Whitehouse Rewrites History

Science isn’t the only thing being rewritten by the Bush Administration to suit their needs. The Whitehouse has apparantly rewirtten the biographies of past presidents to make them look like early versions of our current Idiot and Chief.

White House Re-Writes Presidential Histories

The White House website tries to recast Jefferson (among many others of the various presidents) as an early version of George W. Bush. It highlights that “he was no public speaker,” and emphasizes that he was elected by a vote in the House of Representatives - implicitly not unlike Bush’s selection by the Supreme Court.

Update #1

Using http://www.archive.org/ it appears that these biographies predate Dubbya’s administration. So the misleading information doesn’t appear to be their fault; although, it is their responsibililty to correct.

Update #2

These biographies appear to be taken from a short book written in the Reagan years, The Presidents of the United States of America (Amazon.com). I guess that would explain the Republican goggles. This book was produced by the White House Historical Association, which would explain why the Clinton administration used it when they set up the website.

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Posted by forvrin on April 28, 2004 10:37 AM

What’s there to correct? Jefferson was no speaker. His state of the Unions were actually letters to Congress. And, according to the Encyclopedia Americana, the assertation that the election had to go into the House of Representatives is also true. It had to do with the funky way that the electoral college worked, meaning that Aaron Burr and Thomas Jefferson were tied for the Presidency.

So, what, exactly, was in need of being corrected?

Posted by Reed on April 28, 2004 11:15 AM

Well, for one, the quote in Jefferson’s biography is taken out of context to protray him as a devout Christian, which is not true.

Posted by forvrin on April 28, 2004 11:59 AM

Only, it doesn’t. The quote from the letter does nothing to depict him as anything other than the stalwart opponent of tyranny, and its use in the biographical essay is to signify just that.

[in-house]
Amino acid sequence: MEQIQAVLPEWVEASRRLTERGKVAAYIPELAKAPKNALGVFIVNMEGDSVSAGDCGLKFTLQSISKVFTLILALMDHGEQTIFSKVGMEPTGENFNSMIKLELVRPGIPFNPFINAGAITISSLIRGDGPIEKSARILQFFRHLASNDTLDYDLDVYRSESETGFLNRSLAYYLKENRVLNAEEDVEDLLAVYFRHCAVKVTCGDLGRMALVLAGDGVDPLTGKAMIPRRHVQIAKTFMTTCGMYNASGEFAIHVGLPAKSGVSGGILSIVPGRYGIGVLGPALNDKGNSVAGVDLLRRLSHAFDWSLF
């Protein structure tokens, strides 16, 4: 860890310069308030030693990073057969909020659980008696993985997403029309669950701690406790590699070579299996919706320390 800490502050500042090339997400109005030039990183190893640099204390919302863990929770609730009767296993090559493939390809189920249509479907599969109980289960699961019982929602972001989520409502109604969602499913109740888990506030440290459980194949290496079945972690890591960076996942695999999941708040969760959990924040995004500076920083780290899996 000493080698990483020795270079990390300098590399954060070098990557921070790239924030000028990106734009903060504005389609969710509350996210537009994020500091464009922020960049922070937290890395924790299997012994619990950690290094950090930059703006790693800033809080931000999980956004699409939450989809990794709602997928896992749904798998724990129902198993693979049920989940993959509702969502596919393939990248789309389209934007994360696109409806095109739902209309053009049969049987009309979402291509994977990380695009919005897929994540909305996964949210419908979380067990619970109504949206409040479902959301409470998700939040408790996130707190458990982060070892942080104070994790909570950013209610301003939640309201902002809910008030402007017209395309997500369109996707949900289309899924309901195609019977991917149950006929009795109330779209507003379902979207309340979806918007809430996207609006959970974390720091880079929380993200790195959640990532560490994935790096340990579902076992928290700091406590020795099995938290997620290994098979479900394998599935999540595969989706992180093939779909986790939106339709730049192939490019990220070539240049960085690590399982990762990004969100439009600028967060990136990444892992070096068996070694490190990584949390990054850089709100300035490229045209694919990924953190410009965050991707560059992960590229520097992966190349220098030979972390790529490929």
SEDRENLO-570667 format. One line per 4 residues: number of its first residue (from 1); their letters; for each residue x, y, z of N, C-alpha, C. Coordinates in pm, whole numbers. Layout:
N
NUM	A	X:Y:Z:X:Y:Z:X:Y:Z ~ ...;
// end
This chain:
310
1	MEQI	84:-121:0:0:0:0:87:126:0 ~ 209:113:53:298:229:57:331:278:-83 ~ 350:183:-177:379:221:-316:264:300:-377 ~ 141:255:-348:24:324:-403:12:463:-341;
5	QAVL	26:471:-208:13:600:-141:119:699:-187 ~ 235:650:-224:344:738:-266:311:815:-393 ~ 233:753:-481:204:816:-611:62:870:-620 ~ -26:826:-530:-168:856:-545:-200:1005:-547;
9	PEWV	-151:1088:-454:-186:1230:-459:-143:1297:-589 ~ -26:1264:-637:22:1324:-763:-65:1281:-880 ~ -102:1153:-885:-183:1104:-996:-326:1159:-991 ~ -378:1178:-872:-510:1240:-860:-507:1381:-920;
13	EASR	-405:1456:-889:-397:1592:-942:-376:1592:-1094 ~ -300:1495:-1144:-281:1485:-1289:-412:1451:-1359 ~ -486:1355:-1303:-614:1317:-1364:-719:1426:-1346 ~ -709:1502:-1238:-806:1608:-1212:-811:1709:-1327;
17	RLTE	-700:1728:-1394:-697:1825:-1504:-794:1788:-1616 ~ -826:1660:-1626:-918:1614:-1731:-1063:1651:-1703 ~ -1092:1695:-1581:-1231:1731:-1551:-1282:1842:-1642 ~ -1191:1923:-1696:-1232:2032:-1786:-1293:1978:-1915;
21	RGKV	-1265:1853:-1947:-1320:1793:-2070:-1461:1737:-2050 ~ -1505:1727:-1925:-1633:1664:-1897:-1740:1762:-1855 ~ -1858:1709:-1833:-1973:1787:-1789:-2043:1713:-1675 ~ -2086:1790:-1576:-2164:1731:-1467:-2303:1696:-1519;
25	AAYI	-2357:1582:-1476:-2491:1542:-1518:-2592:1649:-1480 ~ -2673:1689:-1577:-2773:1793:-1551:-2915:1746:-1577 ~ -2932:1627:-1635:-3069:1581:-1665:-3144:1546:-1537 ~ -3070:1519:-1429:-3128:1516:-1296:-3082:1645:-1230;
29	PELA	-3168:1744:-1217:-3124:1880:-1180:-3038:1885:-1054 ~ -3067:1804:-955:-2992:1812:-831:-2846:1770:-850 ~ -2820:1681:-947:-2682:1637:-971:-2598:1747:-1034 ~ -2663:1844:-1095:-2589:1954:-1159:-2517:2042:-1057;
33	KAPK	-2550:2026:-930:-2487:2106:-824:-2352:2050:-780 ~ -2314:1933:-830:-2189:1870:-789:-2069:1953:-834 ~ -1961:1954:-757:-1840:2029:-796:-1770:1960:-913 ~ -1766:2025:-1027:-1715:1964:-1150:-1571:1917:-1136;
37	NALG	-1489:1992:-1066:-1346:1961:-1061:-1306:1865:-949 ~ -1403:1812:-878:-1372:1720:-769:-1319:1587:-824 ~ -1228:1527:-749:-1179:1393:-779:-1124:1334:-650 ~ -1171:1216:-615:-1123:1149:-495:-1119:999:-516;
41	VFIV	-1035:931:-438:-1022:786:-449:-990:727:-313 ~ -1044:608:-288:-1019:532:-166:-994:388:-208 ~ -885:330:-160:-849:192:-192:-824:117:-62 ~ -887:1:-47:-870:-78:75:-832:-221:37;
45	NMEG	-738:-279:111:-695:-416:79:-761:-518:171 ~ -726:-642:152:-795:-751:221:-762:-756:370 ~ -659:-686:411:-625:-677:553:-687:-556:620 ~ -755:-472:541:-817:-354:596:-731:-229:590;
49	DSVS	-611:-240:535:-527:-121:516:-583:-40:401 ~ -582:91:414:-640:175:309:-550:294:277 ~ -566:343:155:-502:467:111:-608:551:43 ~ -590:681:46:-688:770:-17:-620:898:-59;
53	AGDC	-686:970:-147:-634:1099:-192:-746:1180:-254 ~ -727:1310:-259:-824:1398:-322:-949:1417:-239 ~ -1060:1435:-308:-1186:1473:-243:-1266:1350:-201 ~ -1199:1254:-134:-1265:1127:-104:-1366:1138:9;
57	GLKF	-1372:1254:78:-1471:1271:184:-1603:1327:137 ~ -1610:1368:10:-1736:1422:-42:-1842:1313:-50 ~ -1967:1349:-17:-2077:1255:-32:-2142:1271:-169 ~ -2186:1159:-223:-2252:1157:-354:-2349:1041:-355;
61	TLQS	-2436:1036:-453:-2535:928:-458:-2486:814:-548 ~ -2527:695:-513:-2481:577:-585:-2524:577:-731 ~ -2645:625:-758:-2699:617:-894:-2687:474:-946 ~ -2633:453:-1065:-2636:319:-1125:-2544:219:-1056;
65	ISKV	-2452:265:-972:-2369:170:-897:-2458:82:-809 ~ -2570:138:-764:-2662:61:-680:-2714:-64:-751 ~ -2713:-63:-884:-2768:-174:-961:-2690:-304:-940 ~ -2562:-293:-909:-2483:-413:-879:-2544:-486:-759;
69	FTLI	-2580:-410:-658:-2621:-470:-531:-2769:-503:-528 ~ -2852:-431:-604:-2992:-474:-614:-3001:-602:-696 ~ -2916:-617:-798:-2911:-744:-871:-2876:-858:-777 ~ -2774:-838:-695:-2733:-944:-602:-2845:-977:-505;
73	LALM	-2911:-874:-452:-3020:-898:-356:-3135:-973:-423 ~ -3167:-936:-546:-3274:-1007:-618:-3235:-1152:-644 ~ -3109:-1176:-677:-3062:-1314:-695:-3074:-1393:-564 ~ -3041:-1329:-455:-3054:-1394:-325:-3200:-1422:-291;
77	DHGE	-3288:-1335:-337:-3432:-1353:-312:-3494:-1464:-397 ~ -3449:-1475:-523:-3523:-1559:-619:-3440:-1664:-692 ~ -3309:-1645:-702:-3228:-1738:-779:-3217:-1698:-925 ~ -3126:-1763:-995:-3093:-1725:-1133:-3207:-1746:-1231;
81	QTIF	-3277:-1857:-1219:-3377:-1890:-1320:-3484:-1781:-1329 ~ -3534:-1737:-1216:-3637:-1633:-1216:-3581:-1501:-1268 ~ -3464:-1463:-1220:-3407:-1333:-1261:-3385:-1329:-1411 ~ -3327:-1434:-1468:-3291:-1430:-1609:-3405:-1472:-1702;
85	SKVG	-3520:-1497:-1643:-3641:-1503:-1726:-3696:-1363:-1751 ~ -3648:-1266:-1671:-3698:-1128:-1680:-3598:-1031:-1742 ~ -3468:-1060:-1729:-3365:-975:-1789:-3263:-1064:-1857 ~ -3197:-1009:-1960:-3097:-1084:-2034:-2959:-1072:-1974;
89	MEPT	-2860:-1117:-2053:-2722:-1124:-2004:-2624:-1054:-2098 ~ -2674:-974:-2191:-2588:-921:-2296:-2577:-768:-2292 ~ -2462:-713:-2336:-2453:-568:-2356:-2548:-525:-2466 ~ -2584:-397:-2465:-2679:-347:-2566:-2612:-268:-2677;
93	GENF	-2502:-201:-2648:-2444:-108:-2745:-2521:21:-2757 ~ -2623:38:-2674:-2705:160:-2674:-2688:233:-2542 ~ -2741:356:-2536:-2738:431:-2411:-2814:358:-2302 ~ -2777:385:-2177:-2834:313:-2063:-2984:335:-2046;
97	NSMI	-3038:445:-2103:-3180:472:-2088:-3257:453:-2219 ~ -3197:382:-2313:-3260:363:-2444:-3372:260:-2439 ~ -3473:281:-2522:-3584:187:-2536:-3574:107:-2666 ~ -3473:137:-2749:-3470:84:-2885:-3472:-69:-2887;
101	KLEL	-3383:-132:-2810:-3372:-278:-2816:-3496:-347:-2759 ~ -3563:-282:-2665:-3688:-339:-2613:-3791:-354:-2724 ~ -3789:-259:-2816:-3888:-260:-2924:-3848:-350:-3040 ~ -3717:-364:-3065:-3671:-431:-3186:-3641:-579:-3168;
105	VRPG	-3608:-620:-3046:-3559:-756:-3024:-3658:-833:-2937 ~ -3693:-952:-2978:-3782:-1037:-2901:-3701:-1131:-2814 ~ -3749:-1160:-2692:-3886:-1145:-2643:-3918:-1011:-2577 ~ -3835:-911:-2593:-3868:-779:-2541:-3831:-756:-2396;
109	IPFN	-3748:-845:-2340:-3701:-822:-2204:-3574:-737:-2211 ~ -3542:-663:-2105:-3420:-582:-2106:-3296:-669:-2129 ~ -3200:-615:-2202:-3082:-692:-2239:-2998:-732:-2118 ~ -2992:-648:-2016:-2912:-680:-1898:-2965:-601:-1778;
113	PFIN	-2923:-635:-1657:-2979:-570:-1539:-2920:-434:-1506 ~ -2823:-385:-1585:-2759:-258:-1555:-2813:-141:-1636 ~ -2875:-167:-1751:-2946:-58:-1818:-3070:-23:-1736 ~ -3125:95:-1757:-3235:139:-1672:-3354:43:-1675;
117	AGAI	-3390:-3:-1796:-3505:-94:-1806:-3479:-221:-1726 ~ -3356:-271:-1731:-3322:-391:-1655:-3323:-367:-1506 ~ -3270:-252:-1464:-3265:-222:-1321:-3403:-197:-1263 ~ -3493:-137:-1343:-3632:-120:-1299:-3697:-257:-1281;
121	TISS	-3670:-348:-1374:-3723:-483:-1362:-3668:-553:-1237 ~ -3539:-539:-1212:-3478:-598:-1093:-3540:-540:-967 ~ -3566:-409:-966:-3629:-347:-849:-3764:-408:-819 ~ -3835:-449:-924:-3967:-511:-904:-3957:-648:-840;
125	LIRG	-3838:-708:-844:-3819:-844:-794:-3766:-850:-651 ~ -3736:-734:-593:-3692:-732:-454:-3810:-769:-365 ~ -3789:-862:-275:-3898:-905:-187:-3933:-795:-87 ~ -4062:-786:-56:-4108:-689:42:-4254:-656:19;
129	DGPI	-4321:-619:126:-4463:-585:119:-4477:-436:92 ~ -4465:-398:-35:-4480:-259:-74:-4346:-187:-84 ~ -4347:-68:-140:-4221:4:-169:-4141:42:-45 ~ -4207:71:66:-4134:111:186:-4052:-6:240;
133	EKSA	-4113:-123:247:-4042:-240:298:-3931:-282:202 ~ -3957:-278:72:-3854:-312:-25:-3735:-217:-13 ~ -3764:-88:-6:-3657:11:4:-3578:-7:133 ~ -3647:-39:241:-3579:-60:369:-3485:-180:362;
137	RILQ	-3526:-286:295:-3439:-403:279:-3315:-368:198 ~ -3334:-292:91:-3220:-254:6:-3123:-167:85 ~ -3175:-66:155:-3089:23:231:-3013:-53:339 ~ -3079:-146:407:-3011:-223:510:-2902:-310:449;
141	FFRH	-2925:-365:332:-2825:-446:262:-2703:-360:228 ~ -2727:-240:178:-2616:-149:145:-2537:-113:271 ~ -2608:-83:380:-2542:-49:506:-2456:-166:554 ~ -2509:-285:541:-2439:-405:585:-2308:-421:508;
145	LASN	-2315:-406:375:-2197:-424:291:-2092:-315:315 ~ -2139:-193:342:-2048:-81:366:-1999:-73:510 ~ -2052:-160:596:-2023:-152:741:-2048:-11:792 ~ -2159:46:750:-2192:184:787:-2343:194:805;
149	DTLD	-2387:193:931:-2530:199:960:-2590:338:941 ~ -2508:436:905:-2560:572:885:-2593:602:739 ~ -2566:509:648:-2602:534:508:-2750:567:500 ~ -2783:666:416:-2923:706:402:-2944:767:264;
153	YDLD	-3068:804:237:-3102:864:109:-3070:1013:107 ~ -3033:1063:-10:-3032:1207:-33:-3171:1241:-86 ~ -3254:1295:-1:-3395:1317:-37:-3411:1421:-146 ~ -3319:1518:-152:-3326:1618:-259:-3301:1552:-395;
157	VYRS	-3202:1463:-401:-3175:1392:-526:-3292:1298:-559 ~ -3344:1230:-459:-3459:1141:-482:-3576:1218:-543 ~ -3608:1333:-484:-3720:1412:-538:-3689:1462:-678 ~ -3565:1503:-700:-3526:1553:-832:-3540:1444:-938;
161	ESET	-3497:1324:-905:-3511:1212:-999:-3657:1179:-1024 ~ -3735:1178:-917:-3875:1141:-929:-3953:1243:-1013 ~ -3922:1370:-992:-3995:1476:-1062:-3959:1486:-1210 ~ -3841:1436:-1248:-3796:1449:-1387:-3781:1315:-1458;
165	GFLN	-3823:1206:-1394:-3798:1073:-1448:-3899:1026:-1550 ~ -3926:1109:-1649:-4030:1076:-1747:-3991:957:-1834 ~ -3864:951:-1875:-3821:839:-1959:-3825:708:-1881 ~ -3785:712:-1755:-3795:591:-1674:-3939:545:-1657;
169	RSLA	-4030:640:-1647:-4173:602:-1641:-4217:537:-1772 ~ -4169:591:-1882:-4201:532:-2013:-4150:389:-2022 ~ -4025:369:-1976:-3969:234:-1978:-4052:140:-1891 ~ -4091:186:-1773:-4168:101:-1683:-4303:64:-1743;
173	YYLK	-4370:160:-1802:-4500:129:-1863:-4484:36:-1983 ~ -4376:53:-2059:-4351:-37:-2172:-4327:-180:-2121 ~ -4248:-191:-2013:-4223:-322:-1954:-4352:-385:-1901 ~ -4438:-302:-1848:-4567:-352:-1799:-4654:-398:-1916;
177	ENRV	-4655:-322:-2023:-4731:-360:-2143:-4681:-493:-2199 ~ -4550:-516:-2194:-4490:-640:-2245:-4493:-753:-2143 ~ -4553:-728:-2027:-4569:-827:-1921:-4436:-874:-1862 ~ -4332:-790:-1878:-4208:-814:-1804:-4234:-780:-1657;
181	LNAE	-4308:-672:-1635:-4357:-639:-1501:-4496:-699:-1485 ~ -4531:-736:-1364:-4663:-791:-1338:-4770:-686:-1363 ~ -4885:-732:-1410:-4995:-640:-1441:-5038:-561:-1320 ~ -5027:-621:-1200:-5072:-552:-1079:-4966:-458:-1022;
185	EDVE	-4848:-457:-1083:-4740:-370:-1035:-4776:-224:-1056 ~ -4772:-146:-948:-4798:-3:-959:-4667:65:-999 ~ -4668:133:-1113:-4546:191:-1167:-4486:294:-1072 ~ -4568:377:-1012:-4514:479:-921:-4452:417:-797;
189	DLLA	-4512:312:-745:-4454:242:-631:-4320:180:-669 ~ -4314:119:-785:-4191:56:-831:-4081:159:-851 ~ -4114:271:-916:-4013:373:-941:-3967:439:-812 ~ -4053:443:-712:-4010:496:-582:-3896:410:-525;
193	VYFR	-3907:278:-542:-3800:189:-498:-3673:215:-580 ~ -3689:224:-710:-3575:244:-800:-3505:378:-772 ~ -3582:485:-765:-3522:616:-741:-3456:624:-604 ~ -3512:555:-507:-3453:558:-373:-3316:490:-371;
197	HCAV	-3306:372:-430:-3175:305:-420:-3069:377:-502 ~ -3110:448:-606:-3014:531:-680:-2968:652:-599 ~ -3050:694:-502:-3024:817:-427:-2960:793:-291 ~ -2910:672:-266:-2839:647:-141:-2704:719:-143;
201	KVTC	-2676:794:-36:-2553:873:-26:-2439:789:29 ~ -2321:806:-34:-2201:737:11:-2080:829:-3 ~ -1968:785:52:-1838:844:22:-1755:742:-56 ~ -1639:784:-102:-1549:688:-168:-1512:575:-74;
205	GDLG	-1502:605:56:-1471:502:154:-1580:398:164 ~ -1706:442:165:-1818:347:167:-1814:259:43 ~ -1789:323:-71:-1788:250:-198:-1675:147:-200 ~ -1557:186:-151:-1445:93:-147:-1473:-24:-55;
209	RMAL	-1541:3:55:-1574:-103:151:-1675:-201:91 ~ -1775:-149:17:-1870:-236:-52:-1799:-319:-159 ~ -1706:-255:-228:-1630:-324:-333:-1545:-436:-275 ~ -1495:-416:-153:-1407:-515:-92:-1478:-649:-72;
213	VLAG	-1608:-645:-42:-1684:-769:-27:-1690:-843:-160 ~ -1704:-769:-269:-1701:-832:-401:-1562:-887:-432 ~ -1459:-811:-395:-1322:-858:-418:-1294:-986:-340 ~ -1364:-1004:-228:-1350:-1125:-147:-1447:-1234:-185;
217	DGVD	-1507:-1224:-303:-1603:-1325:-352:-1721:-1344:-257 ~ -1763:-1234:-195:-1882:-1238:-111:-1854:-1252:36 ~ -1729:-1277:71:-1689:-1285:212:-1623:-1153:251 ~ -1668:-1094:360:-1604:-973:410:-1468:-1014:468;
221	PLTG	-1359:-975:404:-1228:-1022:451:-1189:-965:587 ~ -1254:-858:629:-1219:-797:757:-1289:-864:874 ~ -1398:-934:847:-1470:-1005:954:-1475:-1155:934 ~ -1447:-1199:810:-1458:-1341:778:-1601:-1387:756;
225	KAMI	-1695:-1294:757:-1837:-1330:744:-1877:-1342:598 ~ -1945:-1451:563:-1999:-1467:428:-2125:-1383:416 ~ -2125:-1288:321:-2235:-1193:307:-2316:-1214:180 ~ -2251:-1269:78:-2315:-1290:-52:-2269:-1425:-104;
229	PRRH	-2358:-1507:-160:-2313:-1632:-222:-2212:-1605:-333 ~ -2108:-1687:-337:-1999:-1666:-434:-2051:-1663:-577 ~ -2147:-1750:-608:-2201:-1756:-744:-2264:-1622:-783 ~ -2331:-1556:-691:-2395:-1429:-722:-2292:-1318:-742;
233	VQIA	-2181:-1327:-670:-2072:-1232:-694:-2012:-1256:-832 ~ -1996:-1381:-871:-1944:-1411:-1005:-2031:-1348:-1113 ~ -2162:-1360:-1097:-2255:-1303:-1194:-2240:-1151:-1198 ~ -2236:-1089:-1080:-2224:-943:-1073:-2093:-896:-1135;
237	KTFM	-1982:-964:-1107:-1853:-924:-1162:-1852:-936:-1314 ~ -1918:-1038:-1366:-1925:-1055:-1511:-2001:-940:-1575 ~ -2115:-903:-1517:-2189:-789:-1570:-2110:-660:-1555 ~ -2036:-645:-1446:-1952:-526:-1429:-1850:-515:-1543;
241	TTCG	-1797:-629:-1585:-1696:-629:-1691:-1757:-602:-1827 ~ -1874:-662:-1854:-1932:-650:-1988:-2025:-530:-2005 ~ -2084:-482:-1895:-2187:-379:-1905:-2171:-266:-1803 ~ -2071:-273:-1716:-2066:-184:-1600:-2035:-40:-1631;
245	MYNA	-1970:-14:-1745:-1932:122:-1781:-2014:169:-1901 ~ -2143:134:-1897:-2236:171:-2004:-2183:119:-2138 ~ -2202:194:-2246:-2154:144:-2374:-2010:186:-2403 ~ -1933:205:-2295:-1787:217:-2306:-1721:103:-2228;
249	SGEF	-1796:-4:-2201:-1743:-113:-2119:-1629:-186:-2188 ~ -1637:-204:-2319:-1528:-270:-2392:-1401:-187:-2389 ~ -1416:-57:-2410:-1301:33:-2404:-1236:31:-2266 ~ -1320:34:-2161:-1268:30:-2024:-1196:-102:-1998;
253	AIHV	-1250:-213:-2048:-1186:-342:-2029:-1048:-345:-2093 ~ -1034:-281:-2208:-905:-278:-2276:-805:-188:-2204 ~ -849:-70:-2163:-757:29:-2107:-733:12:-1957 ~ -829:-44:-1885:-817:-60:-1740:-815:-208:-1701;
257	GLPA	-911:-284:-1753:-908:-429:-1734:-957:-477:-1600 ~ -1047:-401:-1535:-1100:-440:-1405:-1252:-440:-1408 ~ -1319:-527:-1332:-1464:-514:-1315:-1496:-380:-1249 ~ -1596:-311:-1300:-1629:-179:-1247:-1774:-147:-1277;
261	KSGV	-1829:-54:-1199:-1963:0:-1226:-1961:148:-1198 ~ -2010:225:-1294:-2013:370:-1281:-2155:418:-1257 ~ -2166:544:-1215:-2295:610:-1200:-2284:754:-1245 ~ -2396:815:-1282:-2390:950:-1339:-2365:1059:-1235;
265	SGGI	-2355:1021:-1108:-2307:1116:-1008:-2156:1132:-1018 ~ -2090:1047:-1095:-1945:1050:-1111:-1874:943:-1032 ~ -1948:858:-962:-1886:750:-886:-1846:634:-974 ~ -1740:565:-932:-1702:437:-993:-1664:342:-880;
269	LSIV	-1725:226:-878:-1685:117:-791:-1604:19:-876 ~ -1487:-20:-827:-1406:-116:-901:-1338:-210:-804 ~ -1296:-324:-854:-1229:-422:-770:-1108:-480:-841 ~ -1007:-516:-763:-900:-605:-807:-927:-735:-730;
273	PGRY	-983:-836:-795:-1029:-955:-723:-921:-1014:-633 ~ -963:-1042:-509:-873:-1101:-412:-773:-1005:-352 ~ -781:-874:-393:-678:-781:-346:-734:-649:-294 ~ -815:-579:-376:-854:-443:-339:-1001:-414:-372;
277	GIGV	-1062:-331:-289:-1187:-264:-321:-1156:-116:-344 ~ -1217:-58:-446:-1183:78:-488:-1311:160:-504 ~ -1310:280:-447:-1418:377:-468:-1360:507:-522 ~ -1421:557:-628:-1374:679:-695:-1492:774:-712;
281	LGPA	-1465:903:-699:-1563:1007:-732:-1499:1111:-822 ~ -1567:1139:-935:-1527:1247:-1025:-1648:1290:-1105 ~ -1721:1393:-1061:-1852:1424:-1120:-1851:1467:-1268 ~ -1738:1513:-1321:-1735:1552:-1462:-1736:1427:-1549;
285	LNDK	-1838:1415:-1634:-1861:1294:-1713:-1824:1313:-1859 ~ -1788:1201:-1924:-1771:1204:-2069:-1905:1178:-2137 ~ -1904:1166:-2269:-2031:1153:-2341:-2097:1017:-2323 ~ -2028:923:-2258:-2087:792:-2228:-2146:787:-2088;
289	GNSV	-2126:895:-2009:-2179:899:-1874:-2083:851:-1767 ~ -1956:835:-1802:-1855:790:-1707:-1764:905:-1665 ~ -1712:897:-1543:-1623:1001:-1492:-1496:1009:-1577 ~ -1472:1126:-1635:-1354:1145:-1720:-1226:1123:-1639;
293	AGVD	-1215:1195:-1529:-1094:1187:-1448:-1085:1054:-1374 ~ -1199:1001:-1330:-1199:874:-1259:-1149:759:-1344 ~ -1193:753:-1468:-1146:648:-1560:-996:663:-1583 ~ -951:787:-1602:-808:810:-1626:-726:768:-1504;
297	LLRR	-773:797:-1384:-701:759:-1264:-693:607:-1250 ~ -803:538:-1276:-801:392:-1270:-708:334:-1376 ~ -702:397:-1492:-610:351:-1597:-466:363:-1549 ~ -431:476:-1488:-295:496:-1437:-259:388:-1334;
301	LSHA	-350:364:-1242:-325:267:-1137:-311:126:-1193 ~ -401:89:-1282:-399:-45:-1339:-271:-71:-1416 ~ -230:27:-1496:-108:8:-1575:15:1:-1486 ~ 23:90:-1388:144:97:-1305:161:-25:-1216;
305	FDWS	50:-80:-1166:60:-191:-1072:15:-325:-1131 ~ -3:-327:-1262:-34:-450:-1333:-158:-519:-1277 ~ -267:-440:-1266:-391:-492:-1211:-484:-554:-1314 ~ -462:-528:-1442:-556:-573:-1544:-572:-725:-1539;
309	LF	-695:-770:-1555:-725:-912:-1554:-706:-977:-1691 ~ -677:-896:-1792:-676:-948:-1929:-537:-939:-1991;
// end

The article you linked to is full of innuendo and half truths, and really doesn’t do much to persuade me. This “distortion” of the quote from the letter is used in the very beginning and the only other mention of religion in the essay is to note that he wrote the Freedom of Religion Act for Virginia in 1786.

Mr Hartmann statement the the tax cutting zeal of the author also “fail to note is that among the most drastic cuts in government spending under Jefferson were in the military - he cut the army down to just over 3000 men and closed numerous military bases and forts.”

Only, they do. The quote from the biography, “He slashed Army and Navy expenditures, cut the budget, eliminated the tax on whiskey so unpopular in the West, yet reduced the national debt by a third.” Funny where Mr. Hartmann chose to quote from. Cherry picking does not an argument make.

As for the final criticism Hartman makes, it seems a bit hyperbolic, as the biography does in fact mention the Alien and Sedition acts, but does not elaborate them (something I find amusing, as there have been Monographs on the period, and the biographer was supposed to stay to what, 750 words?)

Anyway, I’ve got to go, as work and duties call.

Posted by Reed on April 28, 2004 12:03 PM

Do you agree that refering to the “Democrat-Republicans” as “Republicans” is a little off?

Posted by forvrin on April 28, 2004 1:18 PM

Not really. For one thing, Jefferson’s bio refers to his party as the Democratic-Republicans, not as the Republicans. However, Adams bio does, (I only read Adams bio cursory, however.) I think the Jefferson bio drops the Democratic- prefix later.

My question is, and I don’t know the answer, what did Jefferson call his party in every day speech? I doubt you’ll find even the most anal of people spouting of “Democratic-Republicans” every 30.45 seconds in a speech.

But yes, I think that should be fixed, and the errors corrected. But I hardly think that there was political motivation behind the policy, as Hartmann suggests.

Posted by Reed on April 28, 2004 1:25 PM

I would not be suprised if the author who originally wrote these bios during the Regan administration did Reganize them. (Of course, all history is skewed in one way or another.) The Clinton administration probably just picked up the book from the Whitehouse giftshop and transcribed the bios to the website.

An interesting thing to check would be if the biography of Bush I has been changed since Bush II took office.